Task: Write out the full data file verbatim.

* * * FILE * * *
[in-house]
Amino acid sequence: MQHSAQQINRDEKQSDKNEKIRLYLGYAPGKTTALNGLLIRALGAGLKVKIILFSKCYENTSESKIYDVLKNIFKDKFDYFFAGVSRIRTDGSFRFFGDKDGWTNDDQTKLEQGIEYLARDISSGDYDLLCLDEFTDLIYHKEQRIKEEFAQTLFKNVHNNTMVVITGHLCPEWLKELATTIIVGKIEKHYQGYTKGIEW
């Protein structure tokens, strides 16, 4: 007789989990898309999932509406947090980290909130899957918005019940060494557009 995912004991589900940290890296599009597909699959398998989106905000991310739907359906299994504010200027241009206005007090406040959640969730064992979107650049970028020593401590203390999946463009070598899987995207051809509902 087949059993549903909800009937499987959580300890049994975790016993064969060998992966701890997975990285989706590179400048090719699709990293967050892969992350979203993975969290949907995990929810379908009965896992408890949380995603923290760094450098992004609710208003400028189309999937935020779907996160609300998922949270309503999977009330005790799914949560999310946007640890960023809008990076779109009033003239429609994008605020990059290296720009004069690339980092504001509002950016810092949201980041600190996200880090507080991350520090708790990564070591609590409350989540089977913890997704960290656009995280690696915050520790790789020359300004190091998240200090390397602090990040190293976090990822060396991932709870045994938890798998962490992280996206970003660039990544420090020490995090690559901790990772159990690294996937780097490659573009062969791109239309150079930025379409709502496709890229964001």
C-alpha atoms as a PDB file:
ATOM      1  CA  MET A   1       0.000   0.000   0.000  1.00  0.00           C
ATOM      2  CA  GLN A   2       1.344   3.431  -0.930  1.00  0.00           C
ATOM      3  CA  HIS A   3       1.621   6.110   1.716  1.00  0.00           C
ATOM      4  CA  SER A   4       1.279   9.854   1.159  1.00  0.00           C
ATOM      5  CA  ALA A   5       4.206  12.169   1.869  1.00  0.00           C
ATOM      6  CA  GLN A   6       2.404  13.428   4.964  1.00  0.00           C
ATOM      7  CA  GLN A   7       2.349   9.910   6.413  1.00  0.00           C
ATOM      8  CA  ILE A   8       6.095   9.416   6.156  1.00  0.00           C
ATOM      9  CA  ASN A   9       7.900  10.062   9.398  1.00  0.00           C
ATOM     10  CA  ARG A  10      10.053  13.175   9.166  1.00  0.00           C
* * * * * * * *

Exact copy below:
[in-house]
Amino acid sequence: MQHSAQQINRDEKQSDKNEKIRLYLGYAPGKTTALNGLLIRALGAGLKVKIILFSKCYENTSESKIYDVLKNIFKDKFDYFFAGVSRIRTDGSFRFFGDKDGWTNDDQTKLEQGIEYLARDISSGDYDLLCLDEFTDLIYHKEQRIKEEFAQTLFKNVHNNTMVVITGHLCPEWLKELATTIIVGKIEKHYQGYTKGIEW
């Protein structure tokens, strides 16, 4: 007789989990898309999932509406947090980290909130899957918005019940060494557009 995912004991589900940290890296599009597909699959398998989106905000991310739907359906299994504010200027241009206005007090406040959640969730064992979107650049970028020593401590203390999946463009070598899987995207051809509902 087949059993549903909800009937499987959580300890049994975790016993064969060998992966701890997975990285989706590179400048090719699709990293967050892969992350979203993975969290949907995990929810379908009965896992408890949380995603923290760094450098992004609710208003400028189309999937935020779907996160609300998922949270309503999977009330005790799914949560999310946007640890960023809008990076779109009033003239429609994008605020990059290296720009004069690339980092504001509002950016810092949201980041600190996200880090507080991350520090708790990564070591609590409350989540089977913890997704960290656009995280690696915050520790790789020359300004190091998240200090390397602090990040190293976090990822060396991932709870045994938890798998962490992280996206970003660039990544420090020490995090690559901790990772159990690294996937780097490659573009062969791109239309150079930025379409709502496709890229964001």
C-alpha atoms as a PDB file:
ATOM      1  CA  MET A   1       0.000   0.000   0.000  1.00  0.00           C
ATOM      2  CA  GLN A   2       1.344   3.431  -0.930  1.00  0.00           C
ATOM      3  CA  HIS A   3       1.621   6.110   1.716  1.00  0.00           C
ATOM      4  CA  SER A   4       1.279   9.854   1.159  1.00  0.00           C
ATOM      5  CA  ALA A   5       4.206  12.169   1.869  1.00  0.00           C
ATOM      6  CA  GLN A   6       2.404  13.428   4.964  1.00  0.00           C
ATOM      7  CA  GLN A   7       2.349   9.910   6.413  1.00  0.00           C
ATOM      8  CA  ILE A   8       6.095   9.416   6.156  1.00  0.00           C
ATOM      9  CA  ASN A   9       7.900  10.062   9.398  1.00  0.00           C
ATOM     10  CA  ARG A  10      10.053  13.175   9.166  1.00  0.00           C